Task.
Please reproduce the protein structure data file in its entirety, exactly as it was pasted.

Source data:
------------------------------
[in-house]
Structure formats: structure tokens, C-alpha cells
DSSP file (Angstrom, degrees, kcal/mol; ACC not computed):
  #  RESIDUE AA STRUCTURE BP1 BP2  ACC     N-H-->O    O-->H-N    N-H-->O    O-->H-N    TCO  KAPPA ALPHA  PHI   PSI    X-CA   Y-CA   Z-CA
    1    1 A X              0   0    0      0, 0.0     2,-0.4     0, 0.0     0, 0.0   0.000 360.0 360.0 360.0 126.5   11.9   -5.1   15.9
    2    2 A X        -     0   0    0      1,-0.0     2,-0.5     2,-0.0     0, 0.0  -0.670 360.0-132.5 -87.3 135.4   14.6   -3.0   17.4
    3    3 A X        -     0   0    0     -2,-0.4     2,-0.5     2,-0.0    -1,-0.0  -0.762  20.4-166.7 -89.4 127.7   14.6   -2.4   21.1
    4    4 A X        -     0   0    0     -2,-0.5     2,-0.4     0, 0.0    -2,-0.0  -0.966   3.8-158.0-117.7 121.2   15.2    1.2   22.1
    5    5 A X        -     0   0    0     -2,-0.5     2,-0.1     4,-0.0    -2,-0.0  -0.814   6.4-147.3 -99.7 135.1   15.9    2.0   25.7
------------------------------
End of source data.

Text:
[in-house]
Structure formats: structure tokens, C-alpha cells
DSSP file (Angstrom, degrees, kcal/mol; ACC not computed):
  #  RESIDUE AA STRUCTURE BP1 BP2  ACC     N-H-->O    O-->H-N    N-H-->O    O-->H-N    TCO  KAPPA ALPHA  PHI   PSI    X-CA   Y-CA   Z-CA
    1    1 A X              0   0    0      0, 0.0     2,-0.4     0, 0.0     0, 0.0   0.000 360.0 360.0 360.0 126.5   11.9   -5.1   15.9
    2    2 A X        -     0   0    0      1,-0.0     2,-0.5     2,-0.0     0, 0.0  -0.670 360.0-132.5 -87.3 135.4   14.6   -3.0   17.4
    3    3 A X        -     0   0    0     -2,-0.4     2,-0.5     2,-0.0    -1,-0.0  -0.762  20.4-166.7 -89.4 127.7   14.6   -2.4   21.1
    4    4 A X        -     0   0    0     -2,-0.5     2,-0.4     0, 0.0    -2,-0.0  -0.966   3.8-158.0-117.7 121.2   15.2    1.2   22.1
    5    5 A X        -     0   0    0     -2,-0.5     2,-0.1     4,-0.0    -2,-0.0  -0.814   6.4-147.3 -99.7 135.1   15.9    2.0   25.7